For low distortion operation, the diaphragm must operate with a constant charge on its surface, rather than with a constant voltage. The grids are driven by the audio signal; front and rear grid are driven in antiphase. As a result, a uniform electrostatic field proportional to the audio signal is produced between both grids. This causes a force to be exerted on the charged diaphragm, and its resulting movement drives the air on either side of it.
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Add to Cart By Roger R. Sanders An encyclopedic exploration of the important issues, tradeoffs, and technical questions involved in building these fascinating speakers. Offers construction advice for both flat and curved panels. Includes a curved cell design by Barry McClune.
Hearing music via such a device often turns ordinary music listeners into dedicated, passionate partisans of this transducer format as the only true path to accurate sound reproduction. Add to this the additional incentive that such speakers can be constructed out of readily available materials, and the convert turns into a devotee ready to invest quantities of time and energy into the nearest equivalent of the perfect loudspeaker.
The ability to move a panel of graphite-impregnated plastic immersed in a high-voltage field with an audio signal has fascinated audiophiles since the earliest days of high-quality sound reproduction after World War II.
Then there is the electrostatic headphone sideshow which beckons tantalizingly. No one writing about the electrostatic has contributed more to the success of amateur electrostatic speaker builders than Roger R. His first article on the topic appeared in The Audio Amateur in pp. His designs were inspired to some extent, and informed by, the pioneering work of David Hermeyer, who published a series of Audio Amateur articles on building electrostatics, along with power amplifiers designed to drive them.
Electrostatic speaker builders have strong opinions about ideal formats, stator structure, polarizing voltages, and many other details. In this book, the author surveys all the alternatives and keeps clear about his own preferences, many of which are subjective. The Electrostatic Speaker Design Cookbook is a complete guide for the novice and the experienced builder to successfully build this unusual sound reproduction device.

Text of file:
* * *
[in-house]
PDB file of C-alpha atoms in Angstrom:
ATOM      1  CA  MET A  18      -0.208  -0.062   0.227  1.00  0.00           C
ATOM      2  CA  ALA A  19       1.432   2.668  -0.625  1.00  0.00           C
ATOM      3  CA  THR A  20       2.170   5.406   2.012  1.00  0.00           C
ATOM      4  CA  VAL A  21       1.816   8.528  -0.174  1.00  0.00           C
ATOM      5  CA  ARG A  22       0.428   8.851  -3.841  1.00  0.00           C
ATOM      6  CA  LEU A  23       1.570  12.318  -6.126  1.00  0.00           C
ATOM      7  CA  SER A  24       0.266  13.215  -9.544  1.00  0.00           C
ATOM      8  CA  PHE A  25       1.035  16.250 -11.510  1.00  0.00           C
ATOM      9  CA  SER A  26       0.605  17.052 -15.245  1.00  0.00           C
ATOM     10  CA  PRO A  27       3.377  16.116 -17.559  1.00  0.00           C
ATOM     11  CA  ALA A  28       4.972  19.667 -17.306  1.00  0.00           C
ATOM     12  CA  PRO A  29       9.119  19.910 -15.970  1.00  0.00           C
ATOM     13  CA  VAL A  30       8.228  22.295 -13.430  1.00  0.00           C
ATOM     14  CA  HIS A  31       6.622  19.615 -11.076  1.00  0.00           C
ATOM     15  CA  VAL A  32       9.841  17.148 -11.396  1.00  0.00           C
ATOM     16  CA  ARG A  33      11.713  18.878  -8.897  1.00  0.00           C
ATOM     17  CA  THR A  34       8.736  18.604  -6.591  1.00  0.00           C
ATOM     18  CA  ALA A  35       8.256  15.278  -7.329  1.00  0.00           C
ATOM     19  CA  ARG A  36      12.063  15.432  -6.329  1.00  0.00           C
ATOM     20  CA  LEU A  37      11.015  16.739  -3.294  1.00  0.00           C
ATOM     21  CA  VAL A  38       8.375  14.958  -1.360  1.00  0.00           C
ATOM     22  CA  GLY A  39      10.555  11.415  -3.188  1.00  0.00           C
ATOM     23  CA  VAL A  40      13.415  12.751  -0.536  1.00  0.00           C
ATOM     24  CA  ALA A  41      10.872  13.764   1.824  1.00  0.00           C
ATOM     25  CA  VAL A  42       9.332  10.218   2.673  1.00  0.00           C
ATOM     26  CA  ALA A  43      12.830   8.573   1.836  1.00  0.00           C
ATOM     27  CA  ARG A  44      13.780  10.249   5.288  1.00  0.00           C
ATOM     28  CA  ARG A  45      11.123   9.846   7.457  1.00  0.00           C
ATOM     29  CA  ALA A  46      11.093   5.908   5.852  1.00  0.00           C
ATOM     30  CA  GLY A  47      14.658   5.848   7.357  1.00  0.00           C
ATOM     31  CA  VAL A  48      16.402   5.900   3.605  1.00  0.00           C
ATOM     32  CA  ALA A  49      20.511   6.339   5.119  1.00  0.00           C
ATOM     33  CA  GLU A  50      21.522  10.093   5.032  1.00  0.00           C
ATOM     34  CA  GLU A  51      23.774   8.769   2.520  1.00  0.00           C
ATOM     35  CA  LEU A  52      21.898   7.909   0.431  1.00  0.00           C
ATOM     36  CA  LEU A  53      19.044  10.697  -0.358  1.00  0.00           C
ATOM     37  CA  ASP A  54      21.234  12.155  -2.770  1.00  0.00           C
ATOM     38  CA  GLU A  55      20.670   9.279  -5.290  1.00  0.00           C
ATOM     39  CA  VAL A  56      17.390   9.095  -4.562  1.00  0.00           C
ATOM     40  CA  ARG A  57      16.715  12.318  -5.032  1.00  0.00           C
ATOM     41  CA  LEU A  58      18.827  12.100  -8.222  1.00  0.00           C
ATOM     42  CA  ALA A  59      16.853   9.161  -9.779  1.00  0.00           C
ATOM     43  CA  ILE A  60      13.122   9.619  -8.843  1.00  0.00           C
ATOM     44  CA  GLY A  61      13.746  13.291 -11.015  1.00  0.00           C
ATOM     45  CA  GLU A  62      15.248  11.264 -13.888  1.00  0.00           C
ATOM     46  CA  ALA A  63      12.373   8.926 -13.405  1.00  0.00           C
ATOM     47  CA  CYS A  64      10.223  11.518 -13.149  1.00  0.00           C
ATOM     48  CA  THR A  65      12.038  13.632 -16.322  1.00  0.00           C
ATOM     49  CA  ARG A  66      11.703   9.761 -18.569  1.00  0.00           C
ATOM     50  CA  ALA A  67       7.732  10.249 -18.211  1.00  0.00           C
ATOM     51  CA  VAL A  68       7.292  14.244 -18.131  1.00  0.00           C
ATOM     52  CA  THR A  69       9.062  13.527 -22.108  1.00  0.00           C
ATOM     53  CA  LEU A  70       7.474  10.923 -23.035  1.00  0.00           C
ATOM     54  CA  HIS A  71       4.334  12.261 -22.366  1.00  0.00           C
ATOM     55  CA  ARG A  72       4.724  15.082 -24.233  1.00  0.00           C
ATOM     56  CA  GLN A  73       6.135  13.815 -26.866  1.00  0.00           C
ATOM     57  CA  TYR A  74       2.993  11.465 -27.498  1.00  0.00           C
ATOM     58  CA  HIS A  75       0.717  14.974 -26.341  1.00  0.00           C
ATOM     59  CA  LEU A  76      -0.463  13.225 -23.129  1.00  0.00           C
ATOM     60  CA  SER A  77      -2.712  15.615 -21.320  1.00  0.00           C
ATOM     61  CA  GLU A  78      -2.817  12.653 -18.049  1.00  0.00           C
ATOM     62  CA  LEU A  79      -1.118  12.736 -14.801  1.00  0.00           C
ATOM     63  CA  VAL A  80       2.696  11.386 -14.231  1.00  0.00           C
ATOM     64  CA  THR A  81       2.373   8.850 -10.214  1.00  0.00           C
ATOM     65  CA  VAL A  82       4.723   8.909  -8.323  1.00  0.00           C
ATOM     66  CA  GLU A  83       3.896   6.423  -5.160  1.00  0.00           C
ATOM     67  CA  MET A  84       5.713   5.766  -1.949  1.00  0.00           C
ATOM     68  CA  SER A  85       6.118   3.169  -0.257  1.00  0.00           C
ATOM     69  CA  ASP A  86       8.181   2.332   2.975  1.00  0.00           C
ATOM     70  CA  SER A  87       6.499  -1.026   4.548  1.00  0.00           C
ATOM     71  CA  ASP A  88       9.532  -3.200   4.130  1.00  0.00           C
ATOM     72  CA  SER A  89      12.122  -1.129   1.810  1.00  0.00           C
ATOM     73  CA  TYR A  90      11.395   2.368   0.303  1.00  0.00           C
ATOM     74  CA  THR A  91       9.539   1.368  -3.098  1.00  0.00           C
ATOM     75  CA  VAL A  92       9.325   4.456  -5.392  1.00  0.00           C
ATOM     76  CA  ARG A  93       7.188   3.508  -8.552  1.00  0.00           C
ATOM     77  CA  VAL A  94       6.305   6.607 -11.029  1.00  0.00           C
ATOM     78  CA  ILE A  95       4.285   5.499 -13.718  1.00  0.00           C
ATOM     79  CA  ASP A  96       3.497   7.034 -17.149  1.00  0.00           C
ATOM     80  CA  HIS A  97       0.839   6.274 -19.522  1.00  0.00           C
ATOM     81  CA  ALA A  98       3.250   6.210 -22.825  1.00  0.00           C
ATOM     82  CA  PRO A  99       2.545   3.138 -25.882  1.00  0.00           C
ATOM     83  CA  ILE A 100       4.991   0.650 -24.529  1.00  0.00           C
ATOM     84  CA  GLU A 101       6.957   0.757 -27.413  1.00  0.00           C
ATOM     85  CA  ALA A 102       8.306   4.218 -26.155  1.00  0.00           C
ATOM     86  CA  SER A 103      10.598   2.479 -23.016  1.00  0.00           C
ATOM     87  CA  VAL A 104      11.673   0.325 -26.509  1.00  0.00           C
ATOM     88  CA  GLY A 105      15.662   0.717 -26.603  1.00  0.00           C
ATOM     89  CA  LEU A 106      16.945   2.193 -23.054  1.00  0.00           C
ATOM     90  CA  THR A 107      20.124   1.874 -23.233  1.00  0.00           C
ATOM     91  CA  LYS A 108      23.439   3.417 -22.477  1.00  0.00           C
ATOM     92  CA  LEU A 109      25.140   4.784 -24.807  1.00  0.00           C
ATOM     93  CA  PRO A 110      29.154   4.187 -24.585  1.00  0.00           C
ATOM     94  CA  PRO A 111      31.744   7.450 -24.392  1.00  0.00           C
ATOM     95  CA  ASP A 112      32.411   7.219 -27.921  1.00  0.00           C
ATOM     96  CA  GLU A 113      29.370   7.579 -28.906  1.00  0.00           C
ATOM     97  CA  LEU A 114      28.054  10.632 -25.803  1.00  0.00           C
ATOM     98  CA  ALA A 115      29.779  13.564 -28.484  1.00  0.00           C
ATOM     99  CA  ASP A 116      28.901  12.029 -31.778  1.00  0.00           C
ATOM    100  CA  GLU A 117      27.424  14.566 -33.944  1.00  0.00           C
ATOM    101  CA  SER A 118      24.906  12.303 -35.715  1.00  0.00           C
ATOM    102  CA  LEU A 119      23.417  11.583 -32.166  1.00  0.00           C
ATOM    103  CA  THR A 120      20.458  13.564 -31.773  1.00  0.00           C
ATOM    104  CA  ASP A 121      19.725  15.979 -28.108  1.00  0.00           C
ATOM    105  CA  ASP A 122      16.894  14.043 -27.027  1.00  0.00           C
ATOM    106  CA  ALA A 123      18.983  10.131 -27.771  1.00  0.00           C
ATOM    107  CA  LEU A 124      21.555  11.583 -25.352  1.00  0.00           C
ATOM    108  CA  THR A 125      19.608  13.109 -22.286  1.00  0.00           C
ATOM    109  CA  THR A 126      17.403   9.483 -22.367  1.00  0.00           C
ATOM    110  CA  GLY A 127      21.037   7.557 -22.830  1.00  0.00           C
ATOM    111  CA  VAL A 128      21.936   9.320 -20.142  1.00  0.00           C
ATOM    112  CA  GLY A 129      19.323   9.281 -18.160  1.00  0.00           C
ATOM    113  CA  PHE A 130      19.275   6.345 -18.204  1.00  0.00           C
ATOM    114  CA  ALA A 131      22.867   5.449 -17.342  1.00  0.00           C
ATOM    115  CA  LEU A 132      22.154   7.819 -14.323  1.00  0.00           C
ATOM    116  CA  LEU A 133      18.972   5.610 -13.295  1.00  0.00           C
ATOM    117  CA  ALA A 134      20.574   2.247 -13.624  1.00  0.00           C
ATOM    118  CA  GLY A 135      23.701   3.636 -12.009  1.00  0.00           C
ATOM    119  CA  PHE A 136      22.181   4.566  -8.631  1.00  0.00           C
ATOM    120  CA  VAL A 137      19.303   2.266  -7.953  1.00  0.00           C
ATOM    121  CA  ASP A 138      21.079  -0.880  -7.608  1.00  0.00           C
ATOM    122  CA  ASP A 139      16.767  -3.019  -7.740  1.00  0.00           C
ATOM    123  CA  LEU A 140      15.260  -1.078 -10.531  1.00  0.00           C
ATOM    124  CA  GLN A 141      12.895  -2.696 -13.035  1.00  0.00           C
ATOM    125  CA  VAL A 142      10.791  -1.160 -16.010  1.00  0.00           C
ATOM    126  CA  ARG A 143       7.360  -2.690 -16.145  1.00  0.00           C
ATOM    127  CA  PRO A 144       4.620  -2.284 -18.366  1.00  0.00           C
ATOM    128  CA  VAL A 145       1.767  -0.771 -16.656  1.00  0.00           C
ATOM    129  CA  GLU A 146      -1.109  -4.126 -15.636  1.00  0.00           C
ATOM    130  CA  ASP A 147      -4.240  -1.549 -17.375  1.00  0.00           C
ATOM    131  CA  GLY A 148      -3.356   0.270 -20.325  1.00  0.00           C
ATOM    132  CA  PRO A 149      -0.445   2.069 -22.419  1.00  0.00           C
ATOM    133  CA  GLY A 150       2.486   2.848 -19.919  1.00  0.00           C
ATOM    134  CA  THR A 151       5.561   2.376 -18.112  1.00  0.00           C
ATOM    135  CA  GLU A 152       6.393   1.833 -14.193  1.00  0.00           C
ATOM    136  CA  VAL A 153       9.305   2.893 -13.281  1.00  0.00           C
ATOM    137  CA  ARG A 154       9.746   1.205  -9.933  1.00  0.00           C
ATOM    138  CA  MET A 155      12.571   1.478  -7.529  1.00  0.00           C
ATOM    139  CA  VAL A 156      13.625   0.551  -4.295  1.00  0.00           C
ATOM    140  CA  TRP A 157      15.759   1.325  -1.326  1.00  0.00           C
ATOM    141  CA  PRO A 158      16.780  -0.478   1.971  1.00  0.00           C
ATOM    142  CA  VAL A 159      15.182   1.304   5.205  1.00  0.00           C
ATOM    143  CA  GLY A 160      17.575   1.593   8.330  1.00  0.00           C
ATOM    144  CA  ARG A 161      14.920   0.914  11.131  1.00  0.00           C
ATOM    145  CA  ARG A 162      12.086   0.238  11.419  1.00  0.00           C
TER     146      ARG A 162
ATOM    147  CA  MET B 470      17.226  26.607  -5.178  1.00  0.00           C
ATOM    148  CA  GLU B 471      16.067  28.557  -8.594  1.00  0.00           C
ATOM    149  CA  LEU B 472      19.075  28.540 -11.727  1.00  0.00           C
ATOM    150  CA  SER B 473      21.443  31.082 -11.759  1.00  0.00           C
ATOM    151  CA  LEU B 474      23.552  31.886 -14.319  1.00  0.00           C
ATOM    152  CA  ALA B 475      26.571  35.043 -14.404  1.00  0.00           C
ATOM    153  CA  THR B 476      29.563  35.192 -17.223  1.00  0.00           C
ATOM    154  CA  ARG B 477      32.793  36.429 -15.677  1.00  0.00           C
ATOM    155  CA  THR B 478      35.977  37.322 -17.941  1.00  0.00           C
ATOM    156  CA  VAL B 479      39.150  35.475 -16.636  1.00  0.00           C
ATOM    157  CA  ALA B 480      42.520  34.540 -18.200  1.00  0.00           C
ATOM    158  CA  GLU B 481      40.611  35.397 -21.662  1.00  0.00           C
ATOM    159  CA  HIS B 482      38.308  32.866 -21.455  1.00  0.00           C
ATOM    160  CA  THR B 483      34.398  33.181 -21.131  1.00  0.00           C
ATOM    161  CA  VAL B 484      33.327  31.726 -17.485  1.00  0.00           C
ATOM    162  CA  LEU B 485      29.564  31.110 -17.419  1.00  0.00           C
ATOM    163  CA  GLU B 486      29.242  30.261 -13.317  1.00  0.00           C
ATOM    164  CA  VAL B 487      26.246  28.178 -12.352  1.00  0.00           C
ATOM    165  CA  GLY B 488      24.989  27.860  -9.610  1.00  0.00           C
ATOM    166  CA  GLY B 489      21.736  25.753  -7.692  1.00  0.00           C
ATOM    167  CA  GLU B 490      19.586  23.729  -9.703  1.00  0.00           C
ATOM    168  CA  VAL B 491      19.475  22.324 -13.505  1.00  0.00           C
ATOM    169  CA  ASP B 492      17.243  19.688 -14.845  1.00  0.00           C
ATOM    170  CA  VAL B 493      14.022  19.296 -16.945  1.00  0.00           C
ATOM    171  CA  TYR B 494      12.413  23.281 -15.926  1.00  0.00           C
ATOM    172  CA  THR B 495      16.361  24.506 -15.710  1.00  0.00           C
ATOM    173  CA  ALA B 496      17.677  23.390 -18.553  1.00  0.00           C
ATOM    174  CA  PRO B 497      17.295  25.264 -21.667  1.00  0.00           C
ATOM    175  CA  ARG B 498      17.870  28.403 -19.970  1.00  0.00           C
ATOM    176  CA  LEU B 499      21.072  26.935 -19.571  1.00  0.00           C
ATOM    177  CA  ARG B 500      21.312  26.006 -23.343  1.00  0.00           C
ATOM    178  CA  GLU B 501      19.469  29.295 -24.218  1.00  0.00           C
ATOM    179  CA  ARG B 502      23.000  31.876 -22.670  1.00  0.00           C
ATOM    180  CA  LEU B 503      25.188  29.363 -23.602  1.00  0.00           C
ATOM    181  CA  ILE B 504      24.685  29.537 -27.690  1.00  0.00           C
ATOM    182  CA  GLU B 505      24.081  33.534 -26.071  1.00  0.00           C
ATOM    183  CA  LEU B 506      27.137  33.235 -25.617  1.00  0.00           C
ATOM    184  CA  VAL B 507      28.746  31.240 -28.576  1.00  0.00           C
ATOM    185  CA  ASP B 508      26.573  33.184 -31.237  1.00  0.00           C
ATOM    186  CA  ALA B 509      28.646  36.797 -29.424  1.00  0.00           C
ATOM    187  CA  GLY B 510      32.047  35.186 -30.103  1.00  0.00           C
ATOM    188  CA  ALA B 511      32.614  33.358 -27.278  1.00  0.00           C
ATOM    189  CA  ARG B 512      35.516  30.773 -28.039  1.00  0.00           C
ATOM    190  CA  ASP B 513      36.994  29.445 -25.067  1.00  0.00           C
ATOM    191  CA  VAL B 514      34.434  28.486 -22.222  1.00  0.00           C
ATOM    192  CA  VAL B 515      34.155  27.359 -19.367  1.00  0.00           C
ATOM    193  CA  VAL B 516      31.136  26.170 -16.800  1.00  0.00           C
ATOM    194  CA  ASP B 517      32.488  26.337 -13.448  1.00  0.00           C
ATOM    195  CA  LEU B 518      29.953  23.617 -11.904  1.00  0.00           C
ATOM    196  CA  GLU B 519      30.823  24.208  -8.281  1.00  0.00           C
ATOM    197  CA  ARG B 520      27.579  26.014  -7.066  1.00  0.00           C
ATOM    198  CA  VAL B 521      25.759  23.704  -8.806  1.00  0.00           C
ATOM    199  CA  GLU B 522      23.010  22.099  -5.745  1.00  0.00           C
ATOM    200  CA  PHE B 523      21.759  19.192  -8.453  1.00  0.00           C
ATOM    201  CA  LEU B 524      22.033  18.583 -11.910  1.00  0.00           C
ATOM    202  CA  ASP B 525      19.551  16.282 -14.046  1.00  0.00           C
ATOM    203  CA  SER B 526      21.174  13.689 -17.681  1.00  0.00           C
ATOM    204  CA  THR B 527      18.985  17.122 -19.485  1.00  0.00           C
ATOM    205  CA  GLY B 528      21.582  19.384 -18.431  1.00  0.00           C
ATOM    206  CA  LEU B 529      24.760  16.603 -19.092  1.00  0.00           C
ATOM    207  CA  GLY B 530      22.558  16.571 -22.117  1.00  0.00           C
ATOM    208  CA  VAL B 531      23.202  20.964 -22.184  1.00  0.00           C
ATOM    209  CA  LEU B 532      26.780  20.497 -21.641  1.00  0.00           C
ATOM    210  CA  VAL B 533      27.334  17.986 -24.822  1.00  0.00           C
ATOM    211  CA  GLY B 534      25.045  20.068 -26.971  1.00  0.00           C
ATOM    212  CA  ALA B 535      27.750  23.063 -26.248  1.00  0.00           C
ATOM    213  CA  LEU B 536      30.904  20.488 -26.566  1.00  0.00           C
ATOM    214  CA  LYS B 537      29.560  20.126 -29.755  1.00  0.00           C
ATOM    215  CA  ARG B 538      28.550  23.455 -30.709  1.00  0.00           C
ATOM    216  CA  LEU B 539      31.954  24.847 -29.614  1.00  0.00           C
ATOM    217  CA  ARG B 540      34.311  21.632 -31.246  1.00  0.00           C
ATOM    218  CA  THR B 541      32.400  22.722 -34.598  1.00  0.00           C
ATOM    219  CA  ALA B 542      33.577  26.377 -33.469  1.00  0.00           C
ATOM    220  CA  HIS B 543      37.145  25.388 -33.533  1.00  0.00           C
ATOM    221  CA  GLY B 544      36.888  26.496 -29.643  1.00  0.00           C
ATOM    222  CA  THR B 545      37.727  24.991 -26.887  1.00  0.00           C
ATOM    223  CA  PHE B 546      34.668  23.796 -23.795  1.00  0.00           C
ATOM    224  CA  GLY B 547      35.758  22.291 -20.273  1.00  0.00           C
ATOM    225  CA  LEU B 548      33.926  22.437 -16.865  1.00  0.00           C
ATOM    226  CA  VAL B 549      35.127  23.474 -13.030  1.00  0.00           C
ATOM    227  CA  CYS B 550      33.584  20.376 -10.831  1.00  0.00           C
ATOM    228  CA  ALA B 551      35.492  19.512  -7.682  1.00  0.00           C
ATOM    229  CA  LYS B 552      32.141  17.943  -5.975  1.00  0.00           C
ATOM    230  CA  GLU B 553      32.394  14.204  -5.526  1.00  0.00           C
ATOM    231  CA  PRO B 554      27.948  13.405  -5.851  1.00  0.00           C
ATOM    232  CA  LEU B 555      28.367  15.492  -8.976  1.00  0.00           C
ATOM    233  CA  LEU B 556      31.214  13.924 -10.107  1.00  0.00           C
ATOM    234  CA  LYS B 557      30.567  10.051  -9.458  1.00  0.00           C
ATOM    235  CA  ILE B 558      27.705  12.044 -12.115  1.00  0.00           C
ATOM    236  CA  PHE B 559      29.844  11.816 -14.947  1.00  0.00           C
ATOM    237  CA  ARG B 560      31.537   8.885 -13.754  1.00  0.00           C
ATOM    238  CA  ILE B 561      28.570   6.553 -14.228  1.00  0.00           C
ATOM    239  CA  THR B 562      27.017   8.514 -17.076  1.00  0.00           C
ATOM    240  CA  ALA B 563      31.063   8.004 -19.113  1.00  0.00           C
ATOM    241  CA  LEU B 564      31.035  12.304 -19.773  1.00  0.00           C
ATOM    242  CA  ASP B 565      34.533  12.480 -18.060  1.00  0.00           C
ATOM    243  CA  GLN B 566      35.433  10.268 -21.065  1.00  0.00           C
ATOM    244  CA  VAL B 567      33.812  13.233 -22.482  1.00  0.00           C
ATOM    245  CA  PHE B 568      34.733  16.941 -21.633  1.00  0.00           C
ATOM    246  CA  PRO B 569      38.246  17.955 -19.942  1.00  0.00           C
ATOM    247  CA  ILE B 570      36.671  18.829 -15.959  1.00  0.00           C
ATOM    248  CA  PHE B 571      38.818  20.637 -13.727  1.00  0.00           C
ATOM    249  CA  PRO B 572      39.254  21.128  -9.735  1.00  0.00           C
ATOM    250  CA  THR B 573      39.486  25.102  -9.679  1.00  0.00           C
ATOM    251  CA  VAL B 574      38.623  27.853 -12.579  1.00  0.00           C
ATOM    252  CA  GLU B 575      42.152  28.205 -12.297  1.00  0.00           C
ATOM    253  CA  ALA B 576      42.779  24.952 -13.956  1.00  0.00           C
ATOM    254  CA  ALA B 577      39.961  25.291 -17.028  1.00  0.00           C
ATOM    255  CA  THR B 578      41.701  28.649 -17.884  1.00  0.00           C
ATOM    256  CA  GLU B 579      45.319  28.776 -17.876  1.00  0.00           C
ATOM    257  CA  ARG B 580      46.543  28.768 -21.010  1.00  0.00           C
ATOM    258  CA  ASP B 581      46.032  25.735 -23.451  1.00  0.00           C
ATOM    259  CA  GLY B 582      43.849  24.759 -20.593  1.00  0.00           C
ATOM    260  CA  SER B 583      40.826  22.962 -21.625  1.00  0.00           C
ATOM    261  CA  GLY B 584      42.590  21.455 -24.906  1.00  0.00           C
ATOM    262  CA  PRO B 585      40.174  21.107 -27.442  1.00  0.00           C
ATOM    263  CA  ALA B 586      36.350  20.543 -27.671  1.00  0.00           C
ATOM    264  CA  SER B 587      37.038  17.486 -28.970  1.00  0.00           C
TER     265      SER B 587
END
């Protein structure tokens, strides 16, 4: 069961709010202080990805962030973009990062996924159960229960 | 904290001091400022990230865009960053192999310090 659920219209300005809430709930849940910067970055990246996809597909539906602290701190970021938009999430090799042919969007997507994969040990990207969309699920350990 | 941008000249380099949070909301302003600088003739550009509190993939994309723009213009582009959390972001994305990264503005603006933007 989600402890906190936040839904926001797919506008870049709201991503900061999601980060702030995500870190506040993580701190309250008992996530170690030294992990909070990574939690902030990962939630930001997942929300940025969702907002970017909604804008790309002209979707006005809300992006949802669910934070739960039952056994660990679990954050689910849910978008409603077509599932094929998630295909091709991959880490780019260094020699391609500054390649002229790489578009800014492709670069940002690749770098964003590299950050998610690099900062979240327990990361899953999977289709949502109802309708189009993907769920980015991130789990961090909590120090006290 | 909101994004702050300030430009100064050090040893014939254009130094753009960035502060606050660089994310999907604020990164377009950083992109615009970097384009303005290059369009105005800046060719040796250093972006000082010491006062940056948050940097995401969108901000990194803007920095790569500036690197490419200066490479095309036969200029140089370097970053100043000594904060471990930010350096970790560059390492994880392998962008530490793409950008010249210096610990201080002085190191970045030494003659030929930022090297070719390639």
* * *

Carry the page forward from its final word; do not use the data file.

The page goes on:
As always, any project in electronic design is a series of choices balanced between goals and limitations. Sanders does an outstanding job of exploring the compromises and tradeoffs required to reach a satisfying result.
Roger Sanders not only builds electrostatic speakers, he builds and holds patents on a number of other devices, his unique bicycle pedal being only one of them. He is also an amateur astronomer and a frequent contributor to periodicals dedicated to that topic. Sanders has founded an interest group for electrostatic enthusiasts with a worldwide membership.
He also makes his address available in this volume for any who need help solving problems, finding materials, or just friendly conversation about one of his favorite topics.
Electrostatic Loudspeaker Design Cookbook
August 3, If you have an interest in audio there are plenty of opportunities for home construction of hi-fi equipment. You can make yourself an amplifier which will be as good as any available commercially, and plenty of the sources you might plug into it can also come into being on your bench. There will always be some pieces of hi-fi equipment which while not impossible to make will be very difficult for you to replicate yourself. Either their complexity will render construction too difficult as might be the case with for example a CD player, or as with a moving-coil loudspeaker the quality you could reasonably achieve would struggle match that of the commercial equivalent.
Electrostatic Loudspeakers: High End HiFi You Can Build Yourself